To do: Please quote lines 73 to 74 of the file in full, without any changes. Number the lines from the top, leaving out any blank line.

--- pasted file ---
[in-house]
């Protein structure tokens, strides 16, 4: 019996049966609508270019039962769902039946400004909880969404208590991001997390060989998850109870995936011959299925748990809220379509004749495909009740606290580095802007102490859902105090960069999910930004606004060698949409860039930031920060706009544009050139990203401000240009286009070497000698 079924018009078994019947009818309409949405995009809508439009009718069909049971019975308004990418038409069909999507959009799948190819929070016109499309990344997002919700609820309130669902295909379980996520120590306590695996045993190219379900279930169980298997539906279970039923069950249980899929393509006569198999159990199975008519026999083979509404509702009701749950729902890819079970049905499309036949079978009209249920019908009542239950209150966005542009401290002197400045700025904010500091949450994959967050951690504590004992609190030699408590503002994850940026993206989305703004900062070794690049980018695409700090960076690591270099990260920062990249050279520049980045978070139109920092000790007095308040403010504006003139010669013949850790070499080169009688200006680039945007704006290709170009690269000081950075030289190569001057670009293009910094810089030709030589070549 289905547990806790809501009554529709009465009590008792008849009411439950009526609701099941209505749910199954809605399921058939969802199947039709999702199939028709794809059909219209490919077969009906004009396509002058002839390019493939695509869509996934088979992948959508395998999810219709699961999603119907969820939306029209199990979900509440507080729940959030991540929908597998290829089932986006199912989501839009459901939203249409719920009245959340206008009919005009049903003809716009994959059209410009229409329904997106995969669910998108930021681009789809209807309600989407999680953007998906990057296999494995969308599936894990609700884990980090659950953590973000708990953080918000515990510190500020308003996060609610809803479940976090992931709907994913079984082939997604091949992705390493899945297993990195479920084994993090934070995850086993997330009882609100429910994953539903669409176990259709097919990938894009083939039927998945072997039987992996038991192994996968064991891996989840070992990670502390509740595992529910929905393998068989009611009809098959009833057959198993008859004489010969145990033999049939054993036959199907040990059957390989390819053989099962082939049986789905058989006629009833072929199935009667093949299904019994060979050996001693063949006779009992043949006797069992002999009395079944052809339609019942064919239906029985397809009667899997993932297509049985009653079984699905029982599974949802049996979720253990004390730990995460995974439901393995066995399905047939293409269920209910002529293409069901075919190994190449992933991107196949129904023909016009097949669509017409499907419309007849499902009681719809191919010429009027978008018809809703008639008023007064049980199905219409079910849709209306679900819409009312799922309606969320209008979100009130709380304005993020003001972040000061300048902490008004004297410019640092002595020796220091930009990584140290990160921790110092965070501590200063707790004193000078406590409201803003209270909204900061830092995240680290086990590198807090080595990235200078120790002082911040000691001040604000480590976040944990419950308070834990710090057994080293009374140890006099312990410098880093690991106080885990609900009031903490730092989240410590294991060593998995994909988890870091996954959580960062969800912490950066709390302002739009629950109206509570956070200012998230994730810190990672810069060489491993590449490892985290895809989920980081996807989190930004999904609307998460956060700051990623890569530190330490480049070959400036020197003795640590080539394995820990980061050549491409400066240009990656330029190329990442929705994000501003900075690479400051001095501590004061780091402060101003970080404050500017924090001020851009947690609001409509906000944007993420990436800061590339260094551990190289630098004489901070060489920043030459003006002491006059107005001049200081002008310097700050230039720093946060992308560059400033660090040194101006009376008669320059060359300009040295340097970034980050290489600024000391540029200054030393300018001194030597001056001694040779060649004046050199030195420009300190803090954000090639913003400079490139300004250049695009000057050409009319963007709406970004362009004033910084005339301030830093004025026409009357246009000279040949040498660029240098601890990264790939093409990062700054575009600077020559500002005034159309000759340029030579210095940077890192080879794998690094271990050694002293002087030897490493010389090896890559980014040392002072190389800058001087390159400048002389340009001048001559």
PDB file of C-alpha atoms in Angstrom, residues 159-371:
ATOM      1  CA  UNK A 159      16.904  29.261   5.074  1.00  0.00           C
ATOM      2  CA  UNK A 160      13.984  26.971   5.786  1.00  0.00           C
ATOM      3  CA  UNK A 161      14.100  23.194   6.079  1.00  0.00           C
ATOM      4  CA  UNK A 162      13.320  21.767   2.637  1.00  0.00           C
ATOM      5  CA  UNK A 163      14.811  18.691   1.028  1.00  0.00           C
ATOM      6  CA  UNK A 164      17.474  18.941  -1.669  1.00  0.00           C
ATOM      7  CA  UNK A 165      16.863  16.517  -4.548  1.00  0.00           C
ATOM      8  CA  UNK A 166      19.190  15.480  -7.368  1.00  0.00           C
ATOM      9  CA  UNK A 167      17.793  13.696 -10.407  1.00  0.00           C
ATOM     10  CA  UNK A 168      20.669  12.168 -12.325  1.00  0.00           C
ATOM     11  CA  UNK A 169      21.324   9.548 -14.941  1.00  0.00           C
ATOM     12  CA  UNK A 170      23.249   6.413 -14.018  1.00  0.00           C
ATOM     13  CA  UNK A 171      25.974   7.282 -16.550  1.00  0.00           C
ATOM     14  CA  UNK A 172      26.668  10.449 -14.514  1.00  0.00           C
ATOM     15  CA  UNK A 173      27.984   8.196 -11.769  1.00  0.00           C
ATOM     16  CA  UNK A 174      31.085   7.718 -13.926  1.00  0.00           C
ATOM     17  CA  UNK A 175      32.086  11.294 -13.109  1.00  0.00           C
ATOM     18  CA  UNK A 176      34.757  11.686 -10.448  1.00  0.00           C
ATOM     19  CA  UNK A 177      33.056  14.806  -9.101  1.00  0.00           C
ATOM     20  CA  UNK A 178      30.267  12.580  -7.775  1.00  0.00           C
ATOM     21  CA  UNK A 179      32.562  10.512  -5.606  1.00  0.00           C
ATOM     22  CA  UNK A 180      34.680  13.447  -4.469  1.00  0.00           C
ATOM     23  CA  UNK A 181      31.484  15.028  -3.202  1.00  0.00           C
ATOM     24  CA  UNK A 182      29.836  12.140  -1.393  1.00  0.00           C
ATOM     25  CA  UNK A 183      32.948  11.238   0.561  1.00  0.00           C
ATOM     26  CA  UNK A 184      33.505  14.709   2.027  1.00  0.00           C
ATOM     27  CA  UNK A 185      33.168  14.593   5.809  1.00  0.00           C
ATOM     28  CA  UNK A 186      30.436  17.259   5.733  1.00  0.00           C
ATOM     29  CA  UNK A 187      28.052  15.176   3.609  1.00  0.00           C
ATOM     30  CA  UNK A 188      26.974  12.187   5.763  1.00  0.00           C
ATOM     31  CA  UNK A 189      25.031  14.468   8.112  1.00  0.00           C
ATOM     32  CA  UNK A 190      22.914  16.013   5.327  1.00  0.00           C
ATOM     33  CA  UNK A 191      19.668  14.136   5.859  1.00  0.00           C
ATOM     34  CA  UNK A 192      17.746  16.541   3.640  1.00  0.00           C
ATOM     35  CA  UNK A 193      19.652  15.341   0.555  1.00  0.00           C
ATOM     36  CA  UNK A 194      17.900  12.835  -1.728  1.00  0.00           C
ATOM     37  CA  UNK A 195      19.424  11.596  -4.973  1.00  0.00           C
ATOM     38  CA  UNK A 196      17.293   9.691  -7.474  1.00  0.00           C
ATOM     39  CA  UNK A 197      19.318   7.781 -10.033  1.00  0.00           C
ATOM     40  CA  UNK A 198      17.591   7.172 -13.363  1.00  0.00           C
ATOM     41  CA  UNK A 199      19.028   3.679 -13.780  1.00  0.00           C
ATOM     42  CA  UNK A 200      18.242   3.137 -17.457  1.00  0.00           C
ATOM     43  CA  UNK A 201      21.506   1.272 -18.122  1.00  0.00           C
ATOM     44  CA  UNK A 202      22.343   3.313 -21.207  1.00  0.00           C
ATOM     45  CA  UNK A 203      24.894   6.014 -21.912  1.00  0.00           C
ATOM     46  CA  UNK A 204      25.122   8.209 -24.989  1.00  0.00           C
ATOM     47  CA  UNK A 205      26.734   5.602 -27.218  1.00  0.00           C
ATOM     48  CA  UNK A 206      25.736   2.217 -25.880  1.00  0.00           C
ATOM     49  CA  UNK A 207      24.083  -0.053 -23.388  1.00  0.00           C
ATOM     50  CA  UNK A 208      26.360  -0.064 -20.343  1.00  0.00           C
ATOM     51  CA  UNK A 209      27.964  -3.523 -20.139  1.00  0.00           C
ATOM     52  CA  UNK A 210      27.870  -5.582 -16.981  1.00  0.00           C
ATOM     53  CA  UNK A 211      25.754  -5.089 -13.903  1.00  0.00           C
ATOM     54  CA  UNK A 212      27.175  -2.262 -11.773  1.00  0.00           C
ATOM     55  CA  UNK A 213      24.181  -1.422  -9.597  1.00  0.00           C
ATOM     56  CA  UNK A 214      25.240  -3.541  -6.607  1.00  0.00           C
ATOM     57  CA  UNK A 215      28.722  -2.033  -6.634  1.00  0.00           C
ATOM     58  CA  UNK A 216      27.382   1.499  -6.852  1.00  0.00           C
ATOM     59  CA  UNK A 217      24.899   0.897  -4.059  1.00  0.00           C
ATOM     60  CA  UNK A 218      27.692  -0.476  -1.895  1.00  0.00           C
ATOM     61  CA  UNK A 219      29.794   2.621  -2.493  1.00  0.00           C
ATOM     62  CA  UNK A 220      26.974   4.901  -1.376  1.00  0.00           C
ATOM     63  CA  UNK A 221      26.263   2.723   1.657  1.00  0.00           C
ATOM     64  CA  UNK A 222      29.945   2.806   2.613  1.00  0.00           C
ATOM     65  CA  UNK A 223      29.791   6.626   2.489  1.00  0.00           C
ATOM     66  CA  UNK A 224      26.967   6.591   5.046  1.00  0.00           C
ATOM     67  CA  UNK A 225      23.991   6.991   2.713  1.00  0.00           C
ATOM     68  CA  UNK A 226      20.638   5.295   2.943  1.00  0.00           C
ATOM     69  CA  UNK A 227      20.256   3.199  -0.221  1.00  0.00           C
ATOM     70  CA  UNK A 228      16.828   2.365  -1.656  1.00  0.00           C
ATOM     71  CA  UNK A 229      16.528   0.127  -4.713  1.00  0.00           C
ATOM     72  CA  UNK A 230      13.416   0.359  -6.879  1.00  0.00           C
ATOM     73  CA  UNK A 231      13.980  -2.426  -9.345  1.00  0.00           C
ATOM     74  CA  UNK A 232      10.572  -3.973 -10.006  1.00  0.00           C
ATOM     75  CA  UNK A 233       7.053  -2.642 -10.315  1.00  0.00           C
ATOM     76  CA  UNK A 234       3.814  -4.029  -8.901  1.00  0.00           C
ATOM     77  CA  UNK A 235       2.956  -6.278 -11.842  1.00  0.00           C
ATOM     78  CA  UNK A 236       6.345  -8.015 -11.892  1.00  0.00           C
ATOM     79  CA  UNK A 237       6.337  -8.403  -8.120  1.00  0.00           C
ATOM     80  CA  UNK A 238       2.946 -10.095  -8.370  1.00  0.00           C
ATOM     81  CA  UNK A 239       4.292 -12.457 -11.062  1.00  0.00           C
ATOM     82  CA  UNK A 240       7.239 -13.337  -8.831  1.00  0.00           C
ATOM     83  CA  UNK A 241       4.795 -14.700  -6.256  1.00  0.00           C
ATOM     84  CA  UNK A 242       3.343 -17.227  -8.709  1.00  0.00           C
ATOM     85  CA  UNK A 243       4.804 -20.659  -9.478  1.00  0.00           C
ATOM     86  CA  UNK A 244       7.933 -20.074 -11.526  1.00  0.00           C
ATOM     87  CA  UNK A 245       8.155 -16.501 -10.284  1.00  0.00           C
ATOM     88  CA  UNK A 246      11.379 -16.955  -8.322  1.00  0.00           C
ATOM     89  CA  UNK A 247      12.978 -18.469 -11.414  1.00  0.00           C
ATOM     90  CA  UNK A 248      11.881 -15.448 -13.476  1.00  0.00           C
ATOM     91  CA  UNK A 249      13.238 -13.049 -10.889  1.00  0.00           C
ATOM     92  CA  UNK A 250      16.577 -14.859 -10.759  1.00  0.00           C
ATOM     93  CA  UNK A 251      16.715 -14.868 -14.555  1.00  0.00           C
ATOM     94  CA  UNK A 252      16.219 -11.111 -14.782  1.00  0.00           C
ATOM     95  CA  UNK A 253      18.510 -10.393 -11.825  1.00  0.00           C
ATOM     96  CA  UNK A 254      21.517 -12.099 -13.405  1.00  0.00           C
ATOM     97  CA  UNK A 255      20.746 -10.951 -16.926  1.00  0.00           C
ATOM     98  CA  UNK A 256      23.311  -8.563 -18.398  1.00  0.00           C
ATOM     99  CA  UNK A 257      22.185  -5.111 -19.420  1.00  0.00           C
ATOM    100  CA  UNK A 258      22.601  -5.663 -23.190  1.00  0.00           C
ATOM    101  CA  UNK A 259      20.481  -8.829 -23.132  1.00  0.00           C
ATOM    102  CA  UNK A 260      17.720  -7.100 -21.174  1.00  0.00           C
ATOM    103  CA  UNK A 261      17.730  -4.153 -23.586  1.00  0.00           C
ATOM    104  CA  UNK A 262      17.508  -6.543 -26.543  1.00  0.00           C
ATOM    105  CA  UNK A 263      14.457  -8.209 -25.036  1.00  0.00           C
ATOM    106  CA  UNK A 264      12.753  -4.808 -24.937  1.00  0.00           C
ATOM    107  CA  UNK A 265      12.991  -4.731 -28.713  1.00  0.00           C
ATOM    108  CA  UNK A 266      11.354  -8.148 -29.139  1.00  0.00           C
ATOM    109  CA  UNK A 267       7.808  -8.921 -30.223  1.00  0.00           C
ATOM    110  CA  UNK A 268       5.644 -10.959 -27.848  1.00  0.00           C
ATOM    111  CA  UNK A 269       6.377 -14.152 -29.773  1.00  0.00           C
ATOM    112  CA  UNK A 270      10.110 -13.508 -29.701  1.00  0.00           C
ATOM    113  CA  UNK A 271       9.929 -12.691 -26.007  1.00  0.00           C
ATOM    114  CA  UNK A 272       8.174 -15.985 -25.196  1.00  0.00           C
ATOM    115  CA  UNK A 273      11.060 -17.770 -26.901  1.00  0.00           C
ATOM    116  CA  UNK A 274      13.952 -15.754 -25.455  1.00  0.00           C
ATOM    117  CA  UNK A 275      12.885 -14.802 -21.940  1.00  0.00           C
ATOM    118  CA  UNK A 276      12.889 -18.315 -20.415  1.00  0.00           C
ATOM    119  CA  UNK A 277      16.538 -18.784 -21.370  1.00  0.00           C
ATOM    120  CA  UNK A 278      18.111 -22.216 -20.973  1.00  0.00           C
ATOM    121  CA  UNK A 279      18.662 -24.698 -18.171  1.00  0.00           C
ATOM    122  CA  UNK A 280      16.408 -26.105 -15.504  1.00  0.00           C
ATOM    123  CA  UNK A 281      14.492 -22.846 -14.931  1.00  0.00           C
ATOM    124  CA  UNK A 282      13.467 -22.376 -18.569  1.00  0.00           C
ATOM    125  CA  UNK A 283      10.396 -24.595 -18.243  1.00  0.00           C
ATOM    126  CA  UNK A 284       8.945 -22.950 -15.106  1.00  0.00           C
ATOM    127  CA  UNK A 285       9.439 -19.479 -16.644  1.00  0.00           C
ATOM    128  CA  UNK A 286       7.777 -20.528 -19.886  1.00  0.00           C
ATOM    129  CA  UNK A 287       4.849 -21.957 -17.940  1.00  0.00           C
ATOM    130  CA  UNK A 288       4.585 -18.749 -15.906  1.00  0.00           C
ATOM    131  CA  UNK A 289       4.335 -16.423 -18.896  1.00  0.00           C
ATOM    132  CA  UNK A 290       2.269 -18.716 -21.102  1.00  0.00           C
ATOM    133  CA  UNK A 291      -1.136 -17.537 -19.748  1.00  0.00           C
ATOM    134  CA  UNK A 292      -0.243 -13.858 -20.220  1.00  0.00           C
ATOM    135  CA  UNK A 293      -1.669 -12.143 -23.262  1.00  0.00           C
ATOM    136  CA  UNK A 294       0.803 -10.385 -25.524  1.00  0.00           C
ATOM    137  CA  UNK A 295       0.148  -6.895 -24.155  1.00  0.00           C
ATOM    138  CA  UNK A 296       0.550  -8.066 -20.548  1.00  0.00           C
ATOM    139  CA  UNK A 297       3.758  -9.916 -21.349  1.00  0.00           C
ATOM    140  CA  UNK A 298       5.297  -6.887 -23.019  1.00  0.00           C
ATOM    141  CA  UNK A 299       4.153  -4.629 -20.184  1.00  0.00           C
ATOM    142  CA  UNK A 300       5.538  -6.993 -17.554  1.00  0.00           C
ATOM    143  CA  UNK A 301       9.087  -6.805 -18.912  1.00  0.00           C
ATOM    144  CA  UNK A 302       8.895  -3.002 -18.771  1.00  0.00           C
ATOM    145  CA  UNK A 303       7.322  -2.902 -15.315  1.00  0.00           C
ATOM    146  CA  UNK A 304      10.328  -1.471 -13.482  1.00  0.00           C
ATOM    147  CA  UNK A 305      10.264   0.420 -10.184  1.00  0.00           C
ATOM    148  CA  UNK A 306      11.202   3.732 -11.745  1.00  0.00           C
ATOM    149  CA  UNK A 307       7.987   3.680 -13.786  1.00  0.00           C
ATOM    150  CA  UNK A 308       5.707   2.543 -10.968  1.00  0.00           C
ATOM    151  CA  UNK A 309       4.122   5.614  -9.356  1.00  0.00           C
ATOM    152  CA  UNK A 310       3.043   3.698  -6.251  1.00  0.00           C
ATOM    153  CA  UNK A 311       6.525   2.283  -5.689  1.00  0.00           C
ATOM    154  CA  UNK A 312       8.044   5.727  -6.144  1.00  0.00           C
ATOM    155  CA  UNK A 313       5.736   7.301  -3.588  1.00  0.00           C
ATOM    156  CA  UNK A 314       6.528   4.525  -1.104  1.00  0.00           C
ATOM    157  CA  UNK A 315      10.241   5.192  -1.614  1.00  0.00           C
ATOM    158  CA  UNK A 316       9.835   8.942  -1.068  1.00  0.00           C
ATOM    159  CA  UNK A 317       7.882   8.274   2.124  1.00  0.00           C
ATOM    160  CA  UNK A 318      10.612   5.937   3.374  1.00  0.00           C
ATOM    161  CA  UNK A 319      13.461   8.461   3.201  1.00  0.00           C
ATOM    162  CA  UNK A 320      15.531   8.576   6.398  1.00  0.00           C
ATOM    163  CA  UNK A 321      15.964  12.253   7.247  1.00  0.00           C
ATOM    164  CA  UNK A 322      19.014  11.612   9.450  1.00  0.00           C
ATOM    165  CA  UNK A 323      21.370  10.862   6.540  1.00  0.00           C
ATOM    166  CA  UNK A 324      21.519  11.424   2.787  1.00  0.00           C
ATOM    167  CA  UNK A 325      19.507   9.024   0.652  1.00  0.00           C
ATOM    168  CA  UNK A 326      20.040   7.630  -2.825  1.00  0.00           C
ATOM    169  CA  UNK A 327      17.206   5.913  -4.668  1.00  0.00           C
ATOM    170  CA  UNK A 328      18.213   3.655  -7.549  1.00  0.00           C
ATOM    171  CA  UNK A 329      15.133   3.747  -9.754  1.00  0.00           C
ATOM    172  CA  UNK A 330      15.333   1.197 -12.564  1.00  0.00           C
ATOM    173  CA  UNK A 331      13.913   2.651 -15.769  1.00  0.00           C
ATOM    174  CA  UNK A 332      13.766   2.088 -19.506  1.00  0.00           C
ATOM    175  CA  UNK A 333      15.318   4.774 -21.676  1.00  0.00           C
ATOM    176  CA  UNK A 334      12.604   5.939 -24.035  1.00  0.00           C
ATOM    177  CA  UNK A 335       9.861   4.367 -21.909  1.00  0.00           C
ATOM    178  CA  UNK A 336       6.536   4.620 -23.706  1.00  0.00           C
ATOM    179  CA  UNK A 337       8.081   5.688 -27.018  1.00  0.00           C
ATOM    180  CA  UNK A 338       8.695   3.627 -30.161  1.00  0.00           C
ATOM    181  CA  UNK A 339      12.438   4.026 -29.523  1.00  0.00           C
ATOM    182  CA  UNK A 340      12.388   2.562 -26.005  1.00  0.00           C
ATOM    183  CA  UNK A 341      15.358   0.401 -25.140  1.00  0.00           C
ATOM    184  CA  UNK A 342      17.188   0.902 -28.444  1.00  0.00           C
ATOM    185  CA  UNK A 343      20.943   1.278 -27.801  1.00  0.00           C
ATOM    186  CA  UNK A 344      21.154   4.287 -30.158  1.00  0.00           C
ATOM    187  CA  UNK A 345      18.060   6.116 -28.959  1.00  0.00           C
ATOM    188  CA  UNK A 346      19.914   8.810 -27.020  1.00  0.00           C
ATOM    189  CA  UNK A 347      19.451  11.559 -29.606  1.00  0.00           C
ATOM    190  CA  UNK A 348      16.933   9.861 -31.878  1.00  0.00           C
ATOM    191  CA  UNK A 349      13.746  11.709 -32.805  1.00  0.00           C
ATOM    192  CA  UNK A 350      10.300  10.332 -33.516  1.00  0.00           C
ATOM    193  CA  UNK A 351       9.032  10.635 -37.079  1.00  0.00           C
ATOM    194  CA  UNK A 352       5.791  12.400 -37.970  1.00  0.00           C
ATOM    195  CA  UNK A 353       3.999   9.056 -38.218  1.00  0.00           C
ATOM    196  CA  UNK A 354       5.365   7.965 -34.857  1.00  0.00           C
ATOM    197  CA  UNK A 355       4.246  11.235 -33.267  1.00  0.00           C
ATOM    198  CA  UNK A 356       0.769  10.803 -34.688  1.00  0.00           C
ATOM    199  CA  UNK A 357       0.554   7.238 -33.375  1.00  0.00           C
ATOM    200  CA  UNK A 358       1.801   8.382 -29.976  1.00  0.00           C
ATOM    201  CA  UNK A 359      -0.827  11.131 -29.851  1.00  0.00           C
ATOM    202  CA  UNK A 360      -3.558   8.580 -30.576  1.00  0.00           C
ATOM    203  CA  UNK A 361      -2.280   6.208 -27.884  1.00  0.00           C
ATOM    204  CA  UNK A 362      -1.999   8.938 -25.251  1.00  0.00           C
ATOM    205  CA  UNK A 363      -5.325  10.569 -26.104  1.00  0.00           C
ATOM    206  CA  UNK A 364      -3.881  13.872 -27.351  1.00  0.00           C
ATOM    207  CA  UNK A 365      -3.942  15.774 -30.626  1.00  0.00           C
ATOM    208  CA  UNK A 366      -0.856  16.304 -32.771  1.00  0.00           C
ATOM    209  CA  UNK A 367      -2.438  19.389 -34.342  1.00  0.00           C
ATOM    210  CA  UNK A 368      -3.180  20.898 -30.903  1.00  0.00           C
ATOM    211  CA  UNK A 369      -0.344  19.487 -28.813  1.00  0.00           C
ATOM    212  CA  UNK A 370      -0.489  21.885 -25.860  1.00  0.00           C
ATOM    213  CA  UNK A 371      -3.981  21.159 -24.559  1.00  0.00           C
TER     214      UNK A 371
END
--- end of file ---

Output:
ATOM     70  CA  UNK A 228      16.828   2.365  -1.656  1.00  0.00           C
ATOM     71  CA  UNK A 229      16.528   0.127  -4.713  1.00  0.00           C